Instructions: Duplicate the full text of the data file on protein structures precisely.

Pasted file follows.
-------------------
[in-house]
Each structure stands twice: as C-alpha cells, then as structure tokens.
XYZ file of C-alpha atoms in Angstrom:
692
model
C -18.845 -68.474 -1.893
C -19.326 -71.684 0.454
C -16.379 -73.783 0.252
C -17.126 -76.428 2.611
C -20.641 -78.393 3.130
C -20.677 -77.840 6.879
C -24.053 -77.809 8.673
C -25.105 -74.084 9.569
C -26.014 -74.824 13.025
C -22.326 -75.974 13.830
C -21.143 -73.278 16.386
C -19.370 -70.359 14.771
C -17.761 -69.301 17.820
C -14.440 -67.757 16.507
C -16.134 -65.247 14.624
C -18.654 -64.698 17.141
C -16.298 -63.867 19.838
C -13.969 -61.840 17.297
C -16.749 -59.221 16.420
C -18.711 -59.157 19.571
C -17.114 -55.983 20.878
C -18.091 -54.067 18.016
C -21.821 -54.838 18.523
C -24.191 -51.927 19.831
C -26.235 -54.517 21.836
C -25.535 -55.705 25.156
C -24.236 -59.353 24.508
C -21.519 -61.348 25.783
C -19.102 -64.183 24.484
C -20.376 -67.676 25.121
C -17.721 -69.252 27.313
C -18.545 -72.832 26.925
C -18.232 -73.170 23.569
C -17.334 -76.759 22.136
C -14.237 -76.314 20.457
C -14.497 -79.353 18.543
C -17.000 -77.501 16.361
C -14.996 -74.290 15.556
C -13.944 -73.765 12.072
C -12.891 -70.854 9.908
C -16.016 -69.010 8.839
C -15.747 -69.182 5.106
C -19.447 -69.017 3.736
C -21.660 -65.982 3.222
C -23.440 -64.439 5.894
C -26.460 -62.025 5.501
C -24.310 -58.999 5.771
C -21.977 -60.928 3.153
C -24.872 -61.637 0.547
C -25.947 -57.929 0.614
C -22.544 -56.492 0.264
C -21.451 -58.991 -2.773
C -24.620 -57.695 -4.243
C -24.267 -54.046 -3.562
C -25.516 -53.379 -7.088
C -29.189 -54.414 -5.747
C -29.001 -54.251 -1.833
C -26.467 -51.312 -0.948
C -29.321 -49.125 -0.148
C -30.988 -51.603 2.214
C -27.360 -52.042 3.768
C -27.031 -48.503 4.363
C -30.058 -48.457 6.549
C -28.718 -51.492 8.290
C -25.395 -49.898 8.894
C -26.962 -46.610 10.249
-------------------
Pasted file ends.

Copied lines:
[in-house]
Each structure stands twice: as C-alpha cells, then as structure tokens.
XYZ file of C-alpha atoms in Angstrom:
692
model
C -18.845 -68.474 -1.893
C -19.326 -71.684 0.454
C -16.379 -73.783 0.252
C -17.126 -76.428 2.611
C -20.641 -78.393 3.130
C -20.677 -77.840 6.879
C -24.053 -77.809 8.673
C -25.105 -74.084 9.569
C -26.014 -74.824 13.025
C -22.326 -75.974 13.830
C -21.143 -73.278 16.386
C -19.370 -70.359 14.771
C -17.761 -69.301 17.820
C -14.440 -67.757 16.507
C -16.134 -65.247 14.624
C -18.654 -64.698 17.141
C -16.298 -63.867 19.838
C -13.969 -61.840 17.297
C -16.749 -59.221 16.420
C -18.711 -59.157 19.571
C -17.114 -55.983 20.878
C -18.091 -54.067 18.016
C -21.821 -54.838 18.523
C -24.191 -51.927 19.831
C -26.235 -54.517 21.836
C -25.535 -55.705 25.156
C -24.236 -59.353 24.508
C -21.519 -61.348 25.783
C -19.102 -64.183 24.484
C -20.376 -67.676 25.121
C -17.721 -69.252 27.313
C -18.545 -72.832 26.925
C -18.232 -73.170 23.569
C -17.334 -76.759 22.136
C -14.237 -76.314 20.457
C -14.497 -79.353 18.543
C -17.000 -77.501 16.361
C -14.996 -74.290 15.556
C -13.944 -73.765 12.072
C -12.891 -70.854 9.908
C -16.016 -69.010 8.839
C -15.747 -69.182 5.106
C -19.447 -69.017 3.736
C -21.660 -65.982 3.222
C -23.440 -64.439 5.894
C -26.460 -62.025 5.501
C -24.310 -58.999 5.771
C -21.977 -60.928 3.153
C -24.872 -61.637 0.547
C -25.947 -57.929 0.614
C -22.544 -56.492 0.264
C -21.451 -58.991 -2.773
C -24.620 -57.695 -4.243
C -24.267 -54.046 -3.562
C -25.516 -53.379 -7.088
C -29.189 -54.414 -5.747
C -29.001 -54.251 -1.833
C -26.467 -51.312 -0.948
C -29.321 -49.125 -0.148
C -30.988 -51.603 2.214
C -27.360 -52.042 3.768
C -27.031 -48.503 4.363
C -30.058 -48.457 6.549
C -28.718 -51.492 8.290
C -25.395 -49.898 8.894
C -26.962 -46.610 10.249